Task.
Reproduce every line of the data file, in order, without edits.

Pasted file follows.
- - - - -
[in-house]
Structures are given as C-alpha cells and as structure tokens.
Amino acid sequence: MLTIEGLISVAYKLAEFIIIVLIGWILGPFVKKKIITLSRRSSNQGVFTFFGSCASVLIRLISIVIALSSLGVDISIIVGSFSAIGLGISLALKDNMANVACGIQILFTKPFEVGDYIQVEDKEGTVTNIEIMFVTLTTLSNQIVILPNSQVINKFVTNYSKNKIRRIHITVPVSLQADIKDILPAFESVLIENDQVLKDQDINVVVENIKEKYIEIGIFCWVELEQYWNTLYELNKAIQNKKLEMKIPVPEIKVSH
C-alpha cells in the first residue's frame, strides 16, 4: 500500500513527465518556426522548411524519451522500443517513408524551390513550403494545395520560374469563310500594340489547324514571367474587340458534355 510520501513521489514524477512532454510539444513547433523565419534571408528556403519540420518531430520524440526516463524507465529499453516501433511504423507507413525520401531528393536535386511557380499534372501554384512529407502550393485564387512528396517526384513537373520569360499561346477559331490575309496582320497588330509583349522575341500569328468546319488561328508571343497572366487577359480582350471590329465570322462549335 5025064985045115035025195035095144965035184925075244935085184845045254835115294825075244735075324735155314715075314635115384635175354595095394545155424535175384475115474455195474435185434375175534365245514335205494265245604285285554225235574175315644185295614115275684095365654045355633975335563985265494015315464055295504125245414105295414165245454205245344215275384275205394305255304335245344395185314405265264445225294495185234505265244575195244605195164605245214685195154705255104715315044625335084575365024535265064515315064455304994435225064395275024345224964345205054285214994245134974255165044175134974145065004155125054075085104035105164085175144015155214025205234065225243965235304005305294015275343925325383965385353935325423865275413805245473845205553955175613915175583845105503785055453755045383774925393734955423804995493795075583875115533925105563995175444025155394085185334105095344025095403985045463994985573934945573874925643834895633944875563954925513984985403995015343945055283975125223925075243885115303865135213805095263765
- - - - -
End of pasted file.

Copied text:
[in-house]
Structures are given as C-alpha cells and as structure tokens.
Amino acid sequence: MLTIEGLISVAYKLAEFIIIVLIGWILGPFVKKKIITLSRRSSNQGVFTFFGSCASVLIRLISIVIALSSLGVDISIIVGSFSAIGLGISLALKDNMANVACGIQILFTKPFEVGDYIQVEDKEGTVTNIEIMFVTLTTLSNQIVILPNSQVINKFVTNYSKNKIRRIHITVPVSLQADIKDILPAFESVLIENDQVLKDQDINVVVENIKEKYIEIGIFCWVELEQYWNTLYELNKAIQNKKLEMKIPVPEIKVSH
C-alpha cells in the first residue's frame, strides 16, 4: 500500500513527465518556426522548411524519451522500443517513408524551390513550403494545395520560374469563310500594340489547324514571367474587340458534355 510520501513521489514524477512532454510539444513547433523565419534571408528556403519540420518531430520524440526516463524507465529499453516501433511504423507507413525520401531528393536535386511557380499534372501554384512529407502550393485564387512528396517526384513537373520569360499561346477559331490575309496582320497588330509583349522575341500569328468546319488561328508571343497572366487577359480582350471590329465570322462549335 5025064985045115035025195035095144965035184925075244935085184845045254835115294825075244735075324735155314715075314635115384635175354595095394545155424535175384475115474455195474435185434375175534365245514335205494265245604285285554225235574175315644185295614115275684095365654045355633975335563985265494015315464055295504125245414105295414165245454205245344215275384275205394305255304335245344395185314405265264445225294495185234505265244575195244605195164605245214685195154705255104715315044625335084575365024535265064515315064455304994435225064395275024345224964345205054285214994245134974255165044175134974145065004155125054075085104035105164085175144015155214025205234065225243965235304005305294015275343925325383965385353935325423865275413805245473845205553955175613915175583845105503785055453755045383774925393734955423804995493795075583875115533925105563995175444025155394085185334105095344025095403985045463994985573934945573874925643834895633944875563954925513984985403995015343945055283975125223925075243885115303865135213805095263765